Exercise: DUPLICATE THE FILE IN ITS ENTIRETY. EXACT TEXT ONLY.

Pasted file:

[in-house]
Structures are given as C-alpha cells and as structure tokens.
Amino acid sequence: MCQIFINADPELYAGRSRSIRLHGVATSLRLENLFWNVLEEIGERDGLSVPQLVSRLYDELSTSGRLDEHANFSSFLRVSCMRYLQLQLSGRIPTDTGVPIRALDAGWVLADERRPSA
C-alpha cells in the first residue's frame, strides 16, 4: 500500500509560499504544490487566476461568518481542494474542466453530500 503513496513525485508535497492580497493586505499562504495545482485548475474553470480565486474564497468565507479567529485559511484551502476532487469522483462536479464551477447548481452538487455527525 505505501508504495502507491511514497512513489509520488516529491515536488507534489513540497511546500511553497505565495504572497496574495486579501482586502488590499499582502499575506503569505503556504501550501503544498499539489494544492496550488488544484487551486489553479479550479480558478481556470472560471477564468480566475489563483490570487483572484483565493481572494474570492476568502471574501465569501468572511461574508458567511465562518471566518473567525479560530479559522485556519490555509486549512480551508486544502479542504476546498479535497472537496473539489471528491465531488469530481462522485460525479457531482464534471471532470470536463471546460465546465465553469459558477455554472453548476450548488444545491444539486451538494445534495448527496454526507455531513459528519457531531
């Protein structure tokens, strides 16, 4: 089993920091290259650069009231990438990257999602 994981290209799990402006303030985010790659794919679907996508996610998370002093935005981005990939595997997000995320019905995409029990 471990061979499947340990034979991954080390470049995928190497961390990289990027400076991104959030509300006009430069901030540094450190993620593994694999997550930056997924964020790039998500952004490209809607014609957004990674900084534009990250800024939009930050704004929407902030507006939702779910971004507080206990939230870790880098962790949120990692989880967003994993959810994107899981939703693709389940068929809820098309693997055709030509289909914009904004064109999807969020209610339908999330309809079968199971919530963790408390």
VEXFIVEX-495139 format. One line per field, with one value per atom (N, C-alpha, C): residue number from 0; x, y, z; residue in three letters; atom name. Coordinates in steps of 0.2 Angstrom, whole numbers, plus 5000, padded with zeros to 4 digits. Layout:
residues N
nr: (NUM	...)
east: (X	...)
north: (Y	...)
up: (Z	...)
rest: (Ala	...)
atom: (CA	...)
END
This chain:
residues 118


[in-house]
Structures are given as C-alpha cells and as structure tokens.
Amino acid sequence: MCQIFINADPELYAGRSRSIRLHGVATSLRLENLFWNVLEEIGERDGLSVPQLVSRLYDELSTSGRLDEHANFSSFLRVSCMRYLQLQLSGRIPTDTGVPIRALDAGWVLADERRPSA
C-alpha cells in the first residue's frame, strides 16, 4: 500500500509560499504544490487566476461568518481542494474542466453530500 503513496513525485508535497492580497493586505499562504495545482485548475474553470480565486474564497468565507479567529485559511484551502476532487469522483462536479464551477447548481452538487455527525 505505501508504495502507491511514497512513489509520488516529491515536488507534489513540497511546500511553497505565495504572497496574495486579501482586502488590499499582502499575506503569505503556504501550501503544498499539489494544492496550488488544484487551486489553479479550479480558478481556470472560471477564468480566475489563483490570487483572484483565493481572494474570492476568502471574501465569501468572511461574508458567511465562518471566518473567525479560530479559522485556519490555509486549512480551508486544502479542504476546498479535497472537496473539489471528491465531488469530481462522485460525479457531482464534471471532470470536463471546460465546465465553469459558477455554472453548476450548488444545491444539486451538494445534495448527496454526507455531513459528519457531531
């Protein structure tokens, strides 16, 4: 089993920091290259650069009231990438990257999602 994981290209799990402006303030985010790659794919679907996508996610998370002093935005981005990939595997997000995320019905995409029990 471990061979499947340990034979991954080390470049995928190497961390990289990027400076991104959030509300006009430069901030540094450190993620593994694999997550930056997924964020790039998500952004490209809607014609957004990674900084534009990250800024939009930050704004929407902030507006939702779910971004507080206990939230870790880098962790949120990692989880967003994993959810994107899981939703693709389940068929809820098309693997055709030509289909914009904004064109999807969020209610339908999330309809079968199971919530963790408390």
VEXFIVEX-495139 format. One line per field, with one value per atom (N, C-alpha, C): residue number from 0; x, y, z; residue in three letters; atom name. Coordinates in steps of 0.2 Angstrom, whole numbers, plus 5000, padded with zeros to 4 digits. Layout:
residues N
nr: (NUM	...)
east: (X	...)
north: (Y	...)
up: (Z	...)
rest: (Ala	...)
atom: (CA	...)
END
This chain:
residues 118